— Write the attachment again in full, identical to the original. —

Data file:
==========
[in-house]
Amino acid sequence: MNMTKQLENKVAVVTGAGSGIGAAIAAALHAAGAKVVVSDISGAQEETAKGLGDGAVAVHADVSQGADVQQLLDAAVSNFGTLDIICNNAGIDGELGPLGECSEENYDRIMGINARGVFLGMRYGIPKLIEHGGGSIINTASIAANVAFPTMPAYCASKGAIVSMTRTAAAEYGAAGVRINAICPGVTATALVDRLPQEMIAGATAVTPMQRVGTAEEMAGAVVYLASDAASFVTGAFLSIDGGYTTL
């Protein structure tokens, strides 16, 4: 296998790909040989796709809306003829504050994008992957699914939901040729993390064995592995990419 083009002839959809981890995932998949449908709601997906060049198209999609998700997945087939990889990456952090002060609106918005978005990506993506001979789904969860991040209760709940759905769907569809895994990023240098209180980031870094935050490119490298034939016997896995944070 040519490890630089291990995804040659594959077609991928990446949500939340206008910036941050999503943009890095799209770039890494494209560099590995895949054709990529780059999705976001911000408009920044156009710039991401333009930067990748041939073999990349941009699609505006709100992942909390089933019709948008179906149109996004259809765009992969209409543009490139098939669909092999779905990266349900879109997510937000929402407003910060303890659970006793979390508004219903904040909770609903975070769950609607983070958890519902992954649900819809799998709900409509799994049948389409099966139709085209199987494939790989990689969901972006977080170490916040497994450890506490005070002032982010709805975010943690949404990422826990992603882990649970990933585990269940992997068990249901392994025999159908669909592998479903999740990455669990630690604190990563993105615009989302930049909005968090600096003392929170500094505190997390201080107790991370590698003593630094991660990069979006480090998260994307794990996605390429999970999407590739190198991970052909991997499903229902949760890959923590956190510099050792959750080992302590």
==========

[in-house]
Amino acid sequence: MNMTKQLENKVAVVTGAGSGIGAAIAAALHAAGAKVVVSDISGAQEETAKGLGDGAVAVHADVSQGADVQQLLDAAVSNFGTLDIICNNAGIDGELGPLGECSEENYDRIMGINARGVFLGMRYGIPKLIEHGGGSIINTASIAANVAFPTMPAYCASKGAIVSMTRTAAAEYGAAGVRINAICPGVTATALVDRLPQEMIAGATAVTPMQRVGTAEEMAGAVVYLASDAASFVTGAFLSIDGGYTTL
């Protein structure tokens, strides 16, 4: 296998790909040989796709809306003829504050994008992957699914939901040729993390064995592995990419 083009002839959809981890995932998949449908709601997906060049198209999609998700997945087939990889990456952090002060609106918005978005990506993506001979789904969860991040209760709940759905769907569809895994990023240098209180980031870094935050490119490298034939016997896995944070 040519490890630089291990995804040659594959077609991928990446949500939340206008910036941050999503943009890095799209770039890494494209560099590995895949054709990529780059999705976001911000408009920044156009710039991401333009930067990748041939073999990349941009699609505006709100992942909390089933019709948008179906149109996004259809765009992969209409543009490139098939669909092999779905990266349900879109997510937000929402407003910060303890659970006793979390508004219903904040909770609903975070769950609607983070958890519902992954649900819809799998709900409509799994049948389409099966139709085209199987494939790989990689969901972006977080170490916040497994450890506490005070002032982010709805975010943690949404990422826990992603882990649970990933585990269940992997068990249901392994025999159908669909592998479903999740990455669990630690604190990563993105615009989302930049909005968090600096003392929170500094505190997390201080107790991370590698003593630094991660990069979006480090998260994307794990996605390429999970999407590739190198991970052909991997499903229902949760890959923590956190510099050792959750080992302590």